Just because goose laying season ends doesn’t mean hatching season is over. The chickens are still laying, and the incubators are languishing…so why not set some eggs? With at least a couple of months of mild (or even warm) temperatures, it’s a great time to raise littles in time to lay their first eggs next spring!
Though I have hatched many eggs since we started the farm, it truly never gets old. Each time is a unique experience, sometimes with unexpected problems to be resolved. And, each time, there are dirty hatchers to be cleaned and disinfected afterward.
This time, I set French Black Copper Marans, first generation (F1) Olive Eggers, and Lavender Ameraucanas. After a recent change of rooster in our BCM flock – a younger rooster with better conformation was chosen – I wanted to ensure that fertility hadn’t been affected. Fortunately, fertility was good and multiple eggs made it to lockdown. Very dark eggs like these have, historically, been more difficult to hatch than lighter-shelled eggs, but the depth of egg color is an important criteria for our flock goals, so I chose the eggs that were truly the “cream of the crop” (for this point in the laying cycle – the ladies are going into molt, so the egg color is lighter than earlier in the year).
Our F1 Olive Eggers are the offspring of our main flock BCM rooster and Buff Easter Egger hens. The chicks tend to be very mellow, even friendly, and the pullets lay a variety of olive shades. Cockerels grow to a good size, rivaling Black Copper Marans, and are generally well-behaved. Since these birds are a cross between two breeds, they have the benefit of “hybrid vigor”, thanks to their diverse gene pool. This typically means that they’re very healthy chicks with excellent survival rates. Plus, they’re really cute – some have modified pea combs and muffs/beards!
Perhaps the most exciting part of this hatch was that we’ve finally been able to expand our Lavender Ameraucana flock, with the addition of six newly-hatched chicks. It’s been slow going, as I described in other posts, because the multiple sets of shipped eggs I ordered and incubated only resulted in 2 chicks that survived, both solo hatchers (another solo chick hatched but died shortly after). Lykke, our pullet, is younger than Lars (cockerel, the first solo hatcher), so it took time for her to reach the age and size where they could be put together. Lars was apparently a bit shy at first, too, because Lykke’s eggs were, disappointingly, infertile for some time. With time and maturity, he apparently overcame that issue, and we finally cracked an egg open one day to find that it was fertile! Long story short, I was finally able to set some of her eggs and 7 chicks hatched.
A couple were late hatchers and needed some TLC, but they seem to be growing well and holding their own with the other chicks in the brooder now. Sadly, 4 days after hatch, I found one of the largest, (seemingly) healthiest, Lavender Ameraucana chicks dead. There were no obvious clues as to what had happened, its vent was clear, it had been active and behaving normally prior to its demise. It was under the MHP (Mama Heating Pad), as if asleep, and wasn’t crushed. After all of the hatches I’ve been involved with, I have to conclude that sometimes these deaths are attributable to causes that don’t manifest until the chick has exhausted its yolk nutrition and has to change over to eating and drinking – if there is an internal issue, it may not be observable, but could be unsurvivable for the chick. It’s always a blow to lose a chick for unknown reasons, and it makes you feel a little paranoid about the others. Fortunately, the other chicks, including the late hatchers who struggled initially, seem to be doing well.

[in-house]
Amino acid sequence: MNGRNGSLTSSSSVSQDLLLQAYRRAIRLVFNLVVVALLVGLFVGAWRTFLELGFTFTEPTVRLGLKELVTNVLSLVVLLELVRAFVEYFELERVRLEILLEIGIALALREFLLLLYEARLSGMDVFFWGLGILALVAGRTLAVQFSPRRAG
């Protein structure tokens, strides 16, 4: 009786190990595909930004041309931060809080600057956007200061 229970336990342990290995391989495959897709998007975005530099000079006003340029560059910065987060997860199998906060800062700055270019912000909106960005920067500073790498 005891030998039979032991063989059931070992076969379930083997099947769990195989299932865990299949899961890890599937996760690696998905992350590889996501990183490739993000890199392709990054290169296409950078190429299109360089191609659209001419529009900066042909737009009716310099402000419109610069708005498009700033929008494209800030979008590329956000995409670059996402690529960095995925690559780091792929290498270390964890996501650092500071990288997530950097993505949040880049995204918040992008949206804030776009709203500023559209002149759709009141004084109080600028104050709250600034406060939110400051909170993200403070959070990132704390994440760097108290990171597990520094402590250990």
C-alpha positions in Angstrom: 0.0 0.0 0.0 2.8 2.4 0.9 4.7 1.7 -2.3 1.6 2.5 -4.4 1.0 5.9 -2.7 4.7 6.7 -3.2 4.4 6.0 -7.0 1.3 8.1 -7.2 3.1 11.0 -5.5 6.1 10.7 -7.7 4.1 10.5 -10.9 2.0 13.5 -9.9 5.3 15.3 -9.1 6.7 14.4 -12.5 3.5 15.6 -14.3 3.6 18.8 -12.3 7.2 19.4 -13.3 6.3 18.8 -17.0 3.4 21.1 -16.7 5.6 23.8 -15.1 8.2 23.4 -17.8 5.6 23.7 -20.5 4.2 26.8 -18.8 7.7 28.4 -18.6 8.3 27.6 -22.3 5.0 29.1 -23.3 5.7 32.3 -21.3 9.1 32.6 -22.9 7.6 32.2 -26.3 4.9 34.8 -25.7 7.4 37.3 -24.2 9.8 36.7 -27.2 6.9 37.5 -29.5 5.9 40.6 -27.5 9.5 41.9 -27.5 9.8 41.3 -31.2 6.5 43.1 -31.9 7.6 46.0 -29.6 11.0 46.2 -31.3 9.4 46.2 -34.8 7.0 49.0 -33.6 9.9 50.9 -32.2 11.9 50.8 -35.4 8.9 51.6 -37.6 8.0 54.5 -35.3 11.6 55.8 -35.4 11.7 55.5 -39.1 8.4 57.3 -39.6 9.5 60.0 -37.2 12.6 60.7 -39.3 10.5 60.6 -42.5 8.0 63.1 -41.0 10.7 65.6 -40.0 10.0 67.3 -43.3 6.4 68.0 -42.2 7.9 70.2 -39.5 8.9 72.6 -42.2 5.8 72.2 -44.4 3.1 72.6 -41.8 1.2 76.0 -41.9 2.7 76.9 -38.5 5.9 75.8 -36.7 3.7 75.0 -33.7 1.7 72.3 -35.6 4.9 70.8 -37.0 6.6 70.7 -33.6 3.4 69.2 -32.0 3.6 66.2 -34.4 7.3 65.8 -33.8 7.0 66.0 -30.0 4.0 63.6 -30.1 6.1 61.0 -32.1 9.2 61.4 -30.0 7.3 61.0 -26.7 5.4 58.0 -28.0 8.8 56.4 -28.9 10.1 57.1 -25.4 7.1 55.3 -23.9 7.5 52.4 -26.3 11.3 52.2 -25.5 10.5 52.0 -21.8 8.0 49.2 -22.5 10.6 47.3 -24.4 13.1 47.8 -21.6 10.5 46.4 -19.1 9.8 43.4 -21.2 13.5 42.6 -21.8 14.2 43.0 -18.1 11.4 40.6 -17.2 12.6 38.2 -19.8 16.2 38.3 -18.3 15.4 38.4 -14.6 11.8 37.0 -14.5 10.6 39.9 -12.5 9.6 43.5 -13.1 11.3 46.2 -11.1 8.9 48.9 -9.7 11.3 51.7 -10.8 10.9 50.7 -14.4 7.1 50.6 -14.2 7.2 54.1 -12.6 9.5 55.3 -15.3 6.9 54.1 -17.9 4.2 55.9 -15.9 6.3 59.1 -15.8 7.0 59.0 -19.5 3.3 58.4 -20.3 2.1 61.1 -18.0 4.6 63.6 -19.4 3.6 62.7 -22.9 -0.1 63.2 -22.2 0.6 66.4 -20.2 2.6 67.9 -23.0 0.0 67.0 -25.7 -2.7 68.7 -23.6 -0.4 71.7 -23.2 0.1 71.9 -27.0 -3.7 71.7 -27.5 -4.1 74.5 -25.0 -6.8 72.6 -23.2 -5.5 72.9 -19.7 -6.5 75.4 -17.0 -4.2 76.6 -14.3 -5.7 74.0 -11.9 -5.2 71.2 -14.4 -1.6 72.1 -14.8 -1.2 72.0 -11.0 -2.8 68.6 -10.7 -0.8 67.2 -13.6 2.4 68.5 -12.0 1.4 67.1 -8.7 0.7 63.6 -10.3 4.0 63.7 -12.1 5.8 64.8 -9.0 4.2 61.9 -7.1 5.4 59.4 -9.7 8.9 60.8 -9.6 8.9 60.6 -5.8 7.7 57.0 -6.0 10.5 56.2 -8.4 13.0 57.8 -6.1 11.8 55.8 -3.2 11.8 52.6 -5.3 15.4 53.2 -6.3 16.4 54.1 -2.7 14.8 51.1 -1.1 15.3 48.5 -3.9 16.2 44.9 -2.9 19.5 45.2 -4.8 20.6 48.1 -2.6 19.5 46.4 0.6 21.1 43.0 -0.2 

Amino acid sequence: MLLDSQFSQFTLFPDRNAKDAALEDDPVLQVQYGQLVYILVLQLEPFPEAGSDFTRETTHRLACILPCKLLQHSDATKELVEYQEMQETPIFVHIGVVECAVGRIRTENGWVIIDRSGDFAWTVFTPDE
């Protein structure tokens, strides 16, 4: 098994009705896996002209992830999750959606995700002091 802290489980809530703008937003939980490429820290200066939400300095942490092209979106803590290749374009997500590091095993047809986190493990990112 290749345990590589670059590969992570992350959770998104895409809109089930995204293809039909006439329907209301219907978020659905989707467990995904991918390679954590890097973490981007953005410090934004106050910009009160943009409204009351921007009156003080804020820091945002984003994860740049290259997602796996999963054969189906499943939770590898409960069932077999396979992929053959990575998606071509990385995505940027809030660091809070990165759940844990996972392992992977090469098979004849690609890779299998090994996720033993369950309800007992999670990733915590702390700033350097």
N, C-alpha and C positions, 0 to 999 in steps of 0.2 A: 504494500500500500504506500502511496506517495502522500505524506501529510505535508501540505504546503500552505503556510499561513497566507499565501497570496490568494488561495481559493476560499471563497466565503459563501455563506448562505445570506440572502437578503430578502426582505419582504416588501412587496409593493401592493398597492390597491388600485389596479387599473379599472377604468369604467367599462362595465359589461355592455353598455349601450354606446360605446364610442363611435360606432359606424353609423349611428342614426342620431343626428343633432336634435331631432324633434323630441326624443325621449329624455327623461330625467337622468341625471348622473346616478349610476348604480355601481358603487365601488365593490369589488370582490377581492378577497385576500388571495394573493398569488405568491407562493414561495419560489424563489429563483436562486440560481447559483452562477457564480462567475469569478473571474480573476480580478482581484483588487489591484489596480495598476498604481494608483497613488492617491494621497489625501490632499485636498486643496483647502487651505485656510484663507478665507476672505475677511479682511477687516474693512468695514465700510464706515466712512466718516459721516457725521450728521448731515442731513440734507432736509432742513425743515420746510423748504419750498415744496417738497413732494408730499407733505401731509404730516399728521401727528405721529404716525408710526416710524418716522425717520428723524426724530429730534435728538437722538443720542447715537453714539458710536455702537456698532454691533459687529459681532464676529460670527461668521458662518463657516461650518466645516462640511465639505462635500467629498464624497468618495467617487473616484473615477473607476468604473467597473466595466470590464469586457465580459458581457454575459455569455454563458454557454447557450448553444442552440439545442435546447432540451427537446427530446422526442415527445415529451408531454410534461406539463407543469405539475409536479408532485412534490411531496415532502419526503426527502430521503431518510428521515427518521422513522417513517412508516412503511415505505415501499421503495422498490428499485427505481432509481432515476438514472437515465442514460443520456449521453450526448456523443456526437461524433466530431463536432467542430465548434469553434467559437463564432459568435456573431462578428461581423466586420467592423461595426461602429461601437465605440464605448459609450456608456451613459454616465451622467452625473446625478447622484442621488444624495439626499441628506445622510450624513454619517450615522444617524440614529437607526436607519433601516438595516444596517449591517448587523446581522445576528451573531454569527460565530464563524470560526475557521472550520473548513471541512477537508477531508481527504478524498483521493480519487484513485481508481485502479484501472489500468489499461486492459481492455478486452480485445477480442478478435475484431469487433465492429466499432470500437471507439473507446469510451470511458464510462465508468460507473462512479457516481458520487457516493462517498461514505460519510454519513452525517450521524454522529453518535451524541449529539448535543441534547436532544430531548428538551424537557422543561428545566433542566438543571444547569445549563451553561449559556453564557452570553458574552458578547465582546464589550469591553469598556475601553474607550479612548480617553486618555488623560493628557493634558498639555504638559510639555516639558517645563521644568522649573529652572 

Some of the Olive Egger and Black Copper Marans chicks have already gone to their new homes, and will hopefully have long and happy lives there. Sometimes, people who have acquired poultry from us will send updates, like a photo of the chicks settling in, or of the first egg a pullet lays. We love these kind of updates! Less uplifting are the updates that birds were lost to predators (or even possibly stolen). It can be difficult to know that the chicks (or goslings) you worked hard to ensure would have a good start in life end up having their lives cut short, often due to lack of experience or knowledge. I try to offer resources so that people who new to raising poultry can educate themselves on how to properly raise and protect their birds, but the adage “you can lead a horse to water, but you can’t make him drink” rings with truth.
The remaining Olive Egger and Black Copper Marans chicks will likely eventually move to new homes, too, but I’m consoled by keeping the Lavender Ameraucana. Lykke has, unfortunately, decided to take a lengthy break from laying, so I was only able to set a few more that should be hatching in a couple of days. I just hope she’s molting and will resume laying again…soon!